There is money in holding classes
TO THE QUICK - Jerry Tundag (The Freeman) - October 28, 2020 - 12:00am

I normally do not agree with the positions taken by the leftist Alliance of Concerned Teachers. But I am one with the group when it slammed the recent purchase by the Department of Education of 254 Mitsubishi Strada pickup trucks for P527 million. The vehicles, costing P1.5 million each, are ostensibly for use by DepEd field engineers when inspecting school building projects. That is if there are such projects at all.

In a statement, ACT said, “We are anguished with this insensible use of education money, especially when our teachers shoulder the cost for bond paper, ink, devices and internet connectivity needed just to make modular and online learning happen amid the pandemic.” Amen, I say to that. That the purchases were made, as the DepEd says, prior to the pandemic does not excuse it from being insensitive and profligate.

Why DepEd field engineers need to ride like royalty just for doing the jobs they are paid to do, the department did not say. Field engineers could just have ridden tricycles just like ordinary teachers whose far-flung assignments do not deter them from making daily sacrifices in the name of education. And, of course, neither is the department saying who got the commissions from the vehicle purchases.

This, I think, is one of the reasons why, despite all the dangers and uncertainties of the times, the DepEd insisted against the dictates of science and prudence and ordered the resumption of classes. Without classes, there are no extravagant purchases to be made. Without purchases, there can be no commissions. In a pandemic, unspent budgets might be pulled and diverted toward more sensible and urgent expenditures.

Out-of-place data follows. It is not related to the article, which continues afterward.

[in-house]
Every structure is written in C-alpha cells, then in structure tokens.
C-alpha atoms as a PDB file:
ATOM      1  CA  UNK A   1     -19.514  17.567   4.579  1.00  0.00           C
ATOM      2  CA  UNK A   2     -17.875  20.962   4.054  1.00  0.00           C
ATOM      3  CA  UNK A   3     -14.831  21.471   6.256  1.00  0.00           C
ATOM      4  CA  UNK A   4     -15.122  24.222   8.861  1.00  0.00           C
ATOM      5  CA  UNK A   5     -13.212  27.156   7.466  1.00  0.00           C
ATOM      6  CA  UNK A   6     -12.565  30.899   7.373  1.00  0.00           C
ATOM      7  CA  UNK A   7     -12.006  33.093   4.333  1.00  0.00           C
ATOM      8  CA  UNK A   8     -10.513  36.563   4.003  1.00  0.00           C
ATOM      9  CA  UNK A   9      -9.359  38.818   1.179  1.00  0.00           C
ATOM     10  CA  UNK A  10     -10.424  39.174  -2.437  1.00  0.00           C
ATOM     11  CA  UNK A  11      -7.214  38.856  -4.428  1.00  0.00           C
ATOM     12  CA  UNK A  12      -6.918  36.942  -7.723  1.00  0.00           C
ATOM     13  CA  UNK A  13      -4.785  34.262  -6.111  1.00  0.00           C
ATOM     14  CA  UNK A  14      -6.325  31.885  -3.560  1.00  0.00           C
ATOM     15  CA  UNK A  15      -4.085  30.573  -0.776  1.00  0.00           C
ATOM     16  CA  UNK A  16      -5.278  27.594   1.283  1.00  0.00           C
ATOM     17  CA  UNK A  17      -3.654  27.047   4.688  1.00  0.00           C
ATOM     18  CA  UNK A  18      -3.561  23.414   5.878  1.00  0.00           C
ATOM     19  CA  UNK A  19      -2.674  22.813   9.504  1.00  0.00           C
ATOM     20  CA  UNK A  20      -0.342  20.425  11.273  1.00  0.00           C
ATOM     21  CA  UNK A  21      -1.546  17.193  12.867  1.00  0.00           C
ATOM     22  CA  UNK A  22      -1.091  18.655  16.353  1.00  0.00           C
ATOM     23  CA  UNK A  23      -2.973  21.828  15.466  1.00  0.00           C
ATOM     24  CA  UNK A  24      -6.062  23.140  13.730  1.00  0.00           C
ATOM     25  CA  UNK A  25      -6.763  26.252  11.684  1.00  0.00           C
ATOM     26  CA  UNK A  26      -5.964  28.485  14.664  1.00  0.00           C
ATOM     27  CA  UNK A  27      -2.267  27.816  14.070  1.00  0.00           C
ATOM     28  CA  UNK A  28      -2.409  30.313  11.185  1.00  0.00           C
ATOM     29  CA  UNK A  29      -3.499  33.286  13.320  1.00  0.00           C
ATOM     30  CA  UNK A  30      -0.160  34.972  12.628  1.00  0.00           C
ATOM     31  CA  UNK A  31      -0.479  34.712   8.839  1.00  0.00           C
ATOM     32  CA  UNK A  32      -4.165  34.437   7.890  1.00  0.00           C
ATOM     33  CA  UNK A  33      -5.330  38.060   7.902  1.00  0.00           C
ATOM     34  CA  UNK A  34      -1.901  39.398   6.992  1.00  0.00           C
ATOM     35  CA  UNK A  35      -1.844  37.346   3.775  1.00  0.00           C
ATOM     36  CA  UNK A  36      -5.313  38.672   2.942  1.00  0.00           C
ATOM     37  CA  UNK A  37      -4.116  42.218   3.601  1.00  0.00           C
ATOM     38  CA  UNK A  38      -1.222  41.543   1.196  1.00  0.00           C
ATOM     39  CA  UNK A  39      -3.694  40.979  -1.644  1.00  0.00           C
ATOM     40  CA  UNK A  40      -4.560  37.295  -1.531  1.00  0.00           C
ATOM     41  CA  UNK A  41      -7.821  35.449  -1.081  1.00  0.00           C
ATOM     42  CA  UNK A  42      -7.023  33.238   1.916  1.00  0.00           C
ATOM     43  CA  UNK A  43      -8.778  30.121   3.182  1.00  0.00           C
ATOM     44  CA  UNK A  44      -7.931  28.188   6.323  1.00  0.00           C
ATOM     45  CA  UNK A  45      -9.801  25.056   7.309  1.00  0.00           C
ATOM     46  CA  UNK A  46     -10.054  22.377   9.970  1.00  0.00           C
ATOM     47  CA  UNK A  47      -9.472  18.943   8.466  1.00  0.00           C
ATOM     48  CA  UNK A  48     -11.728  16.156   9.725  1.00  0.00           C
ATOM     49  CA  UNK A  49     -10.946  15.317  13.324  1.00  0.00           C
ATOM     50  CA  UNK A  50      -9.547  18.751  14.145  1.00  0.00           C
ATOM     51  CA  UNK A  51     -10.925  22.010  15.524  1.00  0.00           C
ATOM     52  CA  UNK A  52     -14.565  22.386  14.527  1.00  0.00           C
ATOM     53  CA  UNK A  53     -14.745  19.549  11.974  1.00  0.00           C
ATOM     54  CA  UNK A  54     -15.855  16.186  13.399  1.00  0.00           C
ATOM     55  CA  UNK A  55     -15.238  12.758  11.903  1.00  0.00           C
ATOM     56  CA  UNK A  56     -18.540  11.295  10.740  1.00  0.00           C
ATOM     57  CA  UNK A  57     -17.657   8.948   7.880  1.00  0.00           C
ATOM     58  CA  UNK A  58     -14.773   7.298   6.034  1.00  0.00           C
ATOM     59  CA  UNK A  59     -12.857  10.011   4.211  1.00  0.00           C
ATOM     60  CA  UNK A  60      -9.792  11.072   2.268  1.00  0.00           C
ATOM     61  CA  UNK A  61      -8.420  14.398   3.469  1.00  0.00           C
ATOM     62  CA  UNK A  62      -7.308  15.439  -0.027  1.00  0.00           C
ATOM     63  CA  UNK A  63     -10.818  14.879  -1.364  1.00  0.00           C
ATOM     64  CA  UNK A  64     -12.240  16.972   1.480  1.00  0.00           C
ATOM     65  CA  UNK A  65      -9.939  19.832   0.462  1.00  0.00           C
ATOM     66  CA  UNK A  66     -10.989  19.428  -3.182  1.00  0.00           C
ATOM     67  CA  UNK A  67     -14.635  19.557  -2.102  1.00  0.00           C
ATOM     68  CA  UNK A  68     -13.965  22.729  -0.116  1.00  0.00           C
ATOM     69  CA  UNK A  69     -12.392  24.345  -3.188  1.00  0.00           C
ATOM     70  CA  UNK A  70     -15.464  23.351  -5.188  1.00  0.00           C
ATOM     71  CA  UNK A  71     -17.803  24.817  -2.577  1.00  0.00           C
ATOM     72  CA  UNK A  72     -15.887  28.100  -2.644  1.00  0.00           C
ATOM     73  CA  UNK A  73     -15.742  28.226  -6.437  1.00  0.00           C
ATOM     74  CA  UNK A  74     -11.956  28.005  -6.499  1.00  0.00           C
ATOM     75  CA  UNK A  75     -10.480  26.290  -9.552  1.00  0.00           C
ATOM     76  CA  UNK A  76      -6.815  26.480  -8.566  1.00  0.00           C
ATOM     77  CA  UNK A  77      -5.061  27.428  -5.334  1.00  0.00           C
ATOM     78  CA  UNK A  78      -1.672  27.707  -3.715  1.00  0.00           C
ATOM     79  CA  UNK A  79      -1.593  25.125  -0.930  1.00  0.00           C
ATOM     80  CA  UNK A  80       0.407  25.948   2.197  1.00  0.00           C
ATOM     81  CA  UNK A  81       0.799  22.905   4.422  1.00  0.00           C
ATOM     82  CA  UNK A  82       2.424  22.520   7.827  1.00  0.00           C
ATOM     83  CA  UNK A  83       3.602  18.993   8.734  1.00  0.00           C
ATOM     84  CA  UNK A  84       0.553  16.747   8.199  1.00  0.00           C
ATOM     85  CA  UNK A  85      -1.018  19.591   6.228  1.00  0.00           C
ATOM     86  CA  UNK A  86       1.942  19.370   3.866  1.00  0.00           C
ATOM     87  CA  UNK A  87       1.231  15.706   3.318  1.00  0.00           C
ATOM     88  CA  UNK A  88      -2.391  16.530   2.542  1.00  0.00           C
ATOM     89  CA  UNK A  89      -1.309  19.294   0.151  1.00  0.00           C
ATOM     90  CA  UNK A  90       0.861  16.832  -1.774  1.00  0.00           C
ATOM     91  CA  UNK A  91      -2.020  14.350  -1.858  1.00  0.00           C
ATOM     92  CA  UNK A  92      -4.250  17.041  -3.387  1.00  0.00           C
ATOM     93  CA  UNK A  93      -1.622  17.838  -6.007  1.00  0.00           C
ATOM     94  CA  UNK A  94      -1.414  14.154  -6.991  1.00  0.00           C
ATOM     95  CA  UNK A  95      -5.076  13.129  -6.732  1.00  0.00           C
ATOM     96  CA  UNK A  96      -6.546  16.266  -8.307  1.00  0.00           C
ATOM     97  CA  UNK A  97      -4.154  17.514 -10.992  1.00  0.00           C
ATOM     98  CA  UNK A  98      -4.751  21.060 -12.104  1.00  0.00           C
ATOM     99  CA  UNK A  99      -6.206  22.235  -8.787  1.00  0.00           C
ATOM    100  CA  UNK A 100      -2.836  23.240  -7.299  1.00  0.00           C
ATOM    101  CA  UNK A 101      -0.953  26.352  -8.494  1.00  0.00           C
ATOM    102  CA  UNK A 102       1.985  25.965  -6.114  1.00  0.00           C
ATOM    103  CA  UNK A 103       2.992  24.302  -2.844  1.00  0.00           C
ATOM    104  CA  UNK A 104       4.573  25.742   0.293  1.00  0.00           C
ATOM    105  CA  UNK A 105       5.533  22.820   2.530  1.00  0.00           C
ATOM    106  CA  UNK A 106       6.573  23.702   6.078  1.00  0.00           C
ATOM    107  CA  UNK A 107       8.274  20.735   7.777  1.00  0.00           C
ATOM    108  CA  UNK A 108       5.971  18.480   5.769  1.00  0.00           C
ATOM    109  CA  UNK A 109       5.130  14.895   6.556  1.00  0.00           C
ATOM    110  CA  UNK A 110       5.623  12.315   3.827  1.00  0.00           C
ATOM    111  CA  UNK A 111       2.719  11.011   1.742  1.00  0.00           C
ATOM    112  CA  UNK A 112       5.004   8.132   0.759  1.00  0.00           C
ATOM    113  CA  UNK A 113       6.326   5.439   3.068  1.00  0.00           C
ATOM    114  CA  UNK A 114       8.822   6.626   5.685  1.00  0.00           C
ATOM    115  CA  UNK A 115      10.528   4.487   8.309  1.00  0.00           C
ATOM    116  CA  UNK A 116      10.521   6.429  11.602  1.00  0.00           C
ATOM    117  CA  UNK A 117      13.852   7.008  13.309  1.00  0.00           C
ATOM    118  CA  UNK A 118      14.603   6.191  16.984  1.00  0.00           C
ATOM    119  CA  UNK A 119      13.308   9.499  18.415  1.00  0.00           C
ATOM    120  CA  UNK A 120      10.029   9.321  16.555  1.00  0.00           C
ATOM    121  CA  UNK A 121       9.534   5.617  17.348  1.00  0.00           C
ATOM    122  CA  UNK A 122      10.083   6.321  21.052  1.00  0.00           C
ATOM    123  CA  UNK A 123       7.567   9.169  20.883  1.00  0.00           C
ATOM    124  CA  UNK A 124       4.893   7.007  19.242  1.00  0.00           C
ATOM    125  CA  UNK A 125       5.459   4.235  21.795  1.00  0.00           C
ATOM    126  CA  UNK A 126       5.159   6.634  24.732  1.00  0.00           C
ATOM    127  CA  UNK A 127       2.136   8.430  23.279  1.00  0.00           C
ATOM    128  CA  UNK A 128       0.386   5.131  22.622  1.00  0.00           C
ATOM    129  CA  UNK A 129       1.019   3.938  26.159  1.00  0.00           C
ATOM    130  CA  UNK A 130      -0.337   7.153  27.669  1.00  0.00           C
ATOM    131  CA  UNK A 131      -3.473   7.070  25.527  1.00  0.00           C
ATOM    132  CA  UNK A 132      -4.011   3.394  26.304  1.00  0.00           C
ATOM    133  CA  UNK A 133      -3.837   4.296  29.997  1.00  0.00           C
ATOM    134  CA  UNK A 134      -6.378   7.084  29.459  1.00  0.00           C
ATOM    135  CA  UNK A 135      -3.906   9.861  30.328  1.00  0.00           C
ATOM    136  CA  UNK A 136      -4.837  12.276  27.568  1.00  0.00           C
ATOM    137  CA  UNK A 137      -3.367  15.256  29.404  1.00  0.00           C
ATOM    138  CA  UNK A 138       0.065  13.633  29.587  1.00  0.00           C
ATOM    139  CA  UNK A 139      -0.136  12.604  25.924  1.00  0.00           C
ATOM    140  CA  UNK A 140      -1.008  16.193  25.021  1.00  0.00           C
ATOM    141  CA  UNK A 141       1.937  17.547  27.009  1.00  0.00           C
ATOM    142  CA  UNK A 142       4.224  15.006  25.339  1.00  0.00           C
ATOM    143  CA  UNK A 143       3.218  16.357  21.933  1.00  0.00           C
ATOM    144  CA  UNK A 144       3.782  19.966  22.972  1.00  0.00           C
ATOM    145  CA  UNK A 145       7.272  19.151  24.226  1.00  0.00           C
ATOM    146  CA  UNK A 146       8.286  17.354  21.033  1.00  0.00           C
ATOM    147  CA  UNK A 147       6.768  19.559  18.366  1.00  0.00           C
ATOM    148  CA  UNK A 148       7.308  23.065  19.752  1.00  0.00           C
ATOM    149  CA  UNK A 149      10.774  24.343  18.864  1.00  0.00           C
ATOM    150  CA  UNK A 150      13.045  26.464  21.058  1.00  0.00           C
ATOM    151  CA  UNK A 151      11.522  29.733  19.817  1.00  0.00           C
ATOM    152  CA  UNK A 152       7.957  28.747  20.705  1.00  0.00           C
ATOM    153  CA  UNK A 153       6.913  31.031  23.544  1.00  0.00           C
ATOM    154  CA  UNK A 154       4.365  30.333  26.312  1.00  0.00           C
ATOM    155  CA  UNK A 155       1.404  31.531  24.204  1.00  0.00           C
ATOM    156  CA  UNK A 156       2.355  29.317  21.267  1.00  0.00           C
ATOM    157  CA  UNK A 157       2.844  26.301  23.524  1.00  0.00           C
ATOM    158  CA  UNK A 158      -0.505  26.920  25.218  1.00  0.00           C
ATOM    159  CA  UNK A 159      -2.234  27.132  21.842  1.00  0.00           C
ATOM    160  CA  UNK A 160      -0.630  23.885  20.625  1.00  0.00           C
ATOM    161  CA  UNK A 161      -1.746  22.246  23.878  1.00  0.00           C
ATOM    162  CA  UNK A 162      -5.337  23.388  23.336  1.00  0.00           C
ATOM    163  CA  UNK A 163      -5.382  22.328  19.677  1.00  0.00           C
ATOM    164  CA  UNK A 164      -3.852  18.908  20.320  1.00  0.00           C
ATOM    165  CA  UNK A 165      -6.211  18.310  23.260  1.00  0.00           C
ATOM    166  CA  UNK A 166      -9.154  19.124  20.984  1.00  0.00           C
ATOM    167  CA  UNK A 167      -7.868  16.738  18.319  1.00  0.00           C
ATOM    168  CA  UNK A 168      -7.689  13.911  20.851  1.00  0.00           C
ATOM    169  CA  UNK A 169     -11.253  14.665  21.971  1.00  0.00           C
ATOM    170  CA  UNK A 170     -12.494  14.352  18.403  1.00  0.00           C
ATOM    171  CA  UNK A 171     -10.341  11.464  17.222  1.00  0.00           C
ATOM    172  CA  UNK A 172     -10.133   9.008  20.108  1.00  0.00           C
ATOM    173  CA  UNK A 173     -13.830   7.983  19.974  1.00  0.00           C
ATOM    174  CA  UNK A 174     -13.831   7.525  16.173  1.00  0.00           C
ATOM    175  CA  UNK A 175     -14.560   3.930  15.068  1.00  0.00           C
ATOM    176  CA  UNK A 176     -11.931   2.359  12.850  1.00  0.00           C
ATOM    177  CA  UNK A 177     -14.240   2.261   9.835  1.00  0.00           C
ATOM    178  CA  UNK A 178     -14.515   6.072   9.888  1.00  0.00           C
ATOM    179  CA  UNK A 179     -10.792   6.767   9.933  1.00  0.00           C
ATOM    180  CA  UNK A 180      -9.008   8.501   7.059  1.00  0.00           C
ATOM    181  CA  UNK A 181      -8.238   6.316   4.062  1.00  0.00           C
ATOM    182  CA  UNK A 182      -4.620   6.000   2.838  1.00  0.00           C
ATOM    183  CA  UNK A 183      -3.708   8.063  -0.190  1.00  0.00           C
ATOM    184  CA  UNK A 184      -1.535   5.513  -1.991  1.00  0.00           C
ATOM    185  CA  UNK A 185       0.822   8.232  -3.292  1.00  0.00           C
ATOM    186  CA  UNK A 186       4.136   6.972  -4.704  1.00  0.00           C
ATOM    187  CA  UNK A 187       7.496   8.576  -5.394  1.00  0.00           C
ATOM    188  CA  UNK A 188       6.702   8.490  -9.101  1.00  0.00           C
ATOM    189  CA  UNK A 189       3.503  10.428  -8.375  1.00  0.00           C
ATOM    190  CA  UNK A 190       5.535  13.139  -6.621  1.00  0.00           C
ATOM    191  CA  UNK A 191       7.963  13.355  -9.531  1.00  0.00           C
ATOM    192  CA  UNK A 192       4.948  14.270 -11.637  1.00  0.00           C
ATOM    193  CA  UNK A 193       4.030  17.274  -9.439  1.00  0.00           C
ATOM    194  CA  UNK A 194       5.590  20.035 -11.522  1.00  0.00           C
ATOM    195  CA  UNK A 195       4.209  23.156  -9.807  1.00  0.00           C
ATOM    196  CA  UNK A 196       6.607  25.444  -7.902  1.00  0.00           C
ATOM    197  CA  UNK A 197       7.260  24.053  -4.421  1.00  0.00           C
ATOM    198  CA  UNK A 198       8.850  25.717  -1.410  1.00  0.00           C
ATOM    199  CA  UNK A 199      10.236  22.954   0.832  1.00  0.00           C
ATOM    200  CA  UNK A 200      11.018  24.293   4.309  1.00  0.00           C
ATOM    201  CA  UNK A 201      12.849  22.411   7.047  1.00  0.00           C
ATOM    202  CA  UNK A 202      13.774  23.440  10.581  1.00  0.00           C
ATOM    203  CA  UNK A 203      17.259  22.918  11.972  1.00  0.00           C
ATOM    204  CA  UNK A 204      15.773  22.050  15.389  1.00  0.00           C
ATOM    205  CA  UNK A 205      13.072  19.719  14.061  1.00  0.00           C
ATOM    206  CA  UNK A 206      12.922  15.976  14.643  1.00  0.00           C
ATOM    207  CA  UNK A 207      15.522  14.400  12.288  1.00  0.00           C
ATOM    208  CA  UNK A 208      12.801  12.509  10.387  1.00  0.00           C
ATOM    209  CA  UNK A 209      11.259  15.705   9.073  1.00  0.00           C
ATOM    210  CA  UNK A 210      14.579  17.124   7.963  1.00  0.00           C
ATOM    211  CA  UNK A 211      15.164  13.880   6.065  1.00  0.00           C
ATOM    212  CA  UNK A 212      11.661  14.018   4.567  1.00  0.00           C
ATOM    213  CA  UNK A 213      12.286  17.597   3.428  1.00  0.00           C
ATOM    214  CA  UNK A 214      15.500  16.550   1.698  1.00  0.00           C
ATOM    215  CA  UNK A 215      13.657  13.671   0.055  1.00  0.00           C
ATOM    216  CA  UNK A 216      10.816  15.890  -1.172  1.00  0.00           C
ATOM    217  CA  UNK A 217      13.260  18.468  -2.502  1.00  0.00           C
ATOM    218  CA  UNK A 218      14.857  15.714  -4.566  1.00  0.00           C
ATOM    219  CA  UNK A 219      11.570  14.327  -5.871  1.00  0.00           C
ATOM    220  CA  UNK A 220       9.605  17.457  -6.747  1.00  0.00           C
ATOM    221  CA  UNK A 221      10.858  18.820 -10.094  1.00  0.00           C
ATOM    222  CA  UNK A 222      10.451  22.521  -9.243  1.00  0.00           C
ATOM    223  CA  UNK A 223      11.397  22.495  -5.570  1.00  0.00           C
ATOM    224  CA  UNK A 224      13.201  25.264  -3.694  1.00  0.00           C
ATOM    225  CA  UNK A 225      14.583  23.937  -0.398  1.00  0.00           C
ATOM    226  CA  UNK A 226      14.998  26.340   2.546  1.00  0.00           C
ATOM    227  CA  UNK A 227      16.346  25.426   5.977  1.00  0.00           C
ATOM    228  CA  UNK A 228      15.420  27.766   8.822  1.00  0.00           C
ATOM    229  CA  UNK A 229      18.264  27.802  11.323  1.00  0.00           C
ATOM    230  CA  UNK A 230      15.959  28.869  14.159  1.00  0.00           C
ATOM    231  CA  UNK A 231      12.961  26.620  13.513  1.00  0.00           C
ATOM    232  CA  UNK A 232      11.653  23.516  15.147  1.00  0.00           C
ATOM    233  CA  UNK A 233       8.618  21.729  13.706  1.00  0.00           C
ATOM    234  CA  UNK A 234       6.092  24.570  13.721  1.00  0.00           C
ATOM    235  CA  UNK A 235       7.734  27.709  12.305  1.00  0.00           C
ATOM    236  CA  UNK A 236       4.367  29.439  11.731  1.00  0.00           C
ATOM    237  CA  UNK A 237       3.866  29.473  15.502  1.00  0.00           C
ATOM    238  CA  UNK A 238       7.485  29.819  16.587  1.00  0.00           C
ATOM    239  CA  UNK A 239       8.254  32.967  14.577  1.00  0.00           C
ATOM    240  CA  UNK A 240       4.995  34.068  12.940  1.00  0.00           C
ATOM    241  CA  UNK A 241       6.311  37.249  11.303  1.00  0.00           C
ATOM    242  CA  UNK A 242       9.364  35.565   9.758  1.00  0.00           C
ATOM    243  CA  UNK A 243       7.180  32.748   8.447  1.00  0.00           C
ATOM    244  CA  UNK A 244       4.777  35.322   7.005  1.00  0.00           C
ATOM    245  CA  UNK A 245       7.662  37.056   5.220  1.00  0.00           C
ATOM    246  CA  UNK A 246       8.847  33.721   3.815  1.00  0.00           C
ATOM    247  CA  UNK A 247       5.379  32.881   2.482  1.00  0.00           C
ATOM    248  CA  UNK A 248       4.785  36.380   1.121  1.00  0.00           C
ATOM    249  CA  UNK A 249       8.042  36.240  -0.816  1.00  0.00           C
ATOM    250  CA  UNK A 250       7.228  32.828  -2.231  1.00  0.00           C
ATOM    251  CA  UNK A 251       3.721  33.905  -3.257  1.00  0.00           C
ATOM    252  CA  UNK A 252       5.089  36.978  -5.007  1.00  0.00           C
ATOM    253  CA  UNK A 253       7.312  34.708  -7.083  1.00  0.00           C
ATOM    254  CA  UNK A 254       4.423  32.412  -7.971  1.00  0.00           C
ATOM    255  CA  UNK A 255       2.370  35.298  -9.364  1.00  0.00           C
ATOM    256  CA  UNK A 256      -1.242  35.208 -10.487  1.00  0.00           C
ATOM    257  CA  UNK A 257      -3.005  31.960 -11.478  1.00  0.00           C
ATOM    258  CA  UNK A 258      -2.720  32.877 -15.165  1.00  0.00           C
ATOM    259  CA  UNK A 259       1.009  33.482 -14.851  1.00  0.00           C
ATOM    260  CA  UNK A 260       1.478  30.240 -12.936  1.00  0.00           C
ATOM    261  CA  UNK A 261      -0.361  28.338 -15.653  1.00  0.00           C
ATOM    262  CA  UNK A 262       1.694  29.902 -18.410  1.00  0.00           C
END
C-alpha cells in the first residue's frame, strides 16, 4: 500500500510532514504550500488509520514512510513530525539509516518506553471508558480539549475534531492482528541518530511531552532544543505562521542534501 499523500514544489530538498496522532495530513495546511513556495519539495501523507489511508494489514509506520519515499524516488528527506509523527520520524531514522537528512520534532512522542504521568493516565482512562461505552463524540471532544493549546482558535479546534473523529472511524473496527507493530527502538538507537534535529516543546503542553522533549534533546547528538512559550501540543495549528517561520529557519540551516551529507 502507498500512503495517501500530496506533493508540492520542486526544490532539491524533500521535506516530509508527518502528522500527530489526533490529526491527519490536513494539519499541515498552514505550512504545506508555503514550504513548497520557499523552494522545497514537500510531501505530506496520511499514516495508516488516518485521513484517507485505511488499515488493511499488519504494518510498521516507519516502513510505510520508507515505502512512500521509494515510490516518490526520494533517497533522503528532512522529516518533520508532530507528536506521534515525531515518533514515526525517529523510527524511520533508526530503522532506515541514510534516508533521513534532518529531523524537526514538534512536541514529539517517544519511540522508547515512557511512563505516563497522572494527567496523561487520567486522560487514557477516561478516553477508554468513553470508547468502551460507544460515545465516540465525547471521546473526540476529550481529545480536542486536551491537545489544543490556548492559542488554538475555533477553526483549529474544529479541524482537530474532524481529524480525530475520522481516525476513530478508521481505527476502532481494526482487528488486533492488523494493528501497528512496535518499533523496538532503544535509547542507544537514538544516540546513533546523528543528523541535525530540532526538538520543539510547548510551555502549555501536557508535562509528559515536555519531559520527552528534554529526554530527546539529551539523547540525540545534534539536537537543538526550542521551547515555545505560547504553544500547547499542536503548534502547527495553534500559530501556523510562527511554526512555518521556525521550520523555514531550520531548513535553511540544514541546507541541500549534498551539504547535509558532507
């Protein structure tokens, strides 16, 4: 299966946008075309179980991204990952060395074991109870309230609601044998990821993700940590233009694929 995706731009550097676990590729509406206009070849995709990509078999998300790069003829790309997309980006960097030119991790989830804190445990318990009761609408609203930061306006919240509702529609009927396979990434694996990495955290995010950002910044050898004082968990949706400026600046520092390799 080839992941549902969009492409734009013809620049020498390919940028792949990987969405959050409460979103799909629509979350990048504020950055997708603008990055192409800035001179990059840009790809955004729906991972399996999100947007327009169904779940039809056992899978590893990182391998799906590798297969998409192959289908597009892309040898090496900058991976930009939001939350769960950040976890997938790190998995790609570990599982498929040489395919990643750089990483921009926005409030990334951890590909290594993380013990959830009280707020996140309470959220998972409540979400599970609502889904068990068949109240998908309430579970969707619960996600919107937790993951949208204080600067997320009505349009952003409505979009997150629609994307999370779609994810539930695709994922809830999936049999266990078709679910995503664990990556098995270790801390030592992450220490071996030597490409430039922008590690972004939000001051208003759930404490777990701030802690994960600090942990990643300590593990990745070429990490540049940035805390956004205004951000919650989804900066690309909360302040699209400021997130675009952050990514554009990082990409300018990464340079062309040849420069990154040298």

That the DepEd refused to lay back in favor of pandemic concerns because it did not want Filipino students to fall behind by a year is a big fat lie. While it is true that resuming classes will allow the Philippines to keep up with its academic schedules, it does not follow that it can keep up with the learning levels corresponding to such schedules. Mothers are doing the schooling from error-filled modules that do not match the curriculum.

And since DepEd insisted on holding classes under very difficult, unfavorable and haphazard circumstances, it would be very unconscionable and unfair for it to fail even a single student. The department will have to pass and graduate everyone even if they learn absolutely nothing from the forced environment to which they had been thrust.

In effect, the DepEd is merely kicking the can down the street. Never mind if everything is pro forma so long as school calendars suffer no delays and schedules are not messed up. Anyway, what becomes of students when they graduate is their own lookout. By the time they start looking for jobs and cannot land anything for being subpar, they shall have passed on to become problems of the Department of Labor, not the DepEd's any longer.

Meanwhile, with new and even bigger budgets for spending and buying justified by the holding of classes, it will be happy days as usual at DepEd despite the ongoing pandemic. Oh yes, the pandemic. Lest we forget, it is still very much around, with signs of a resurgence now swamping Europe and elsewhere. If, heaven forbid, a second wave kicks in to affect classes, can we guillotine a few heads at the DepEd? Please?

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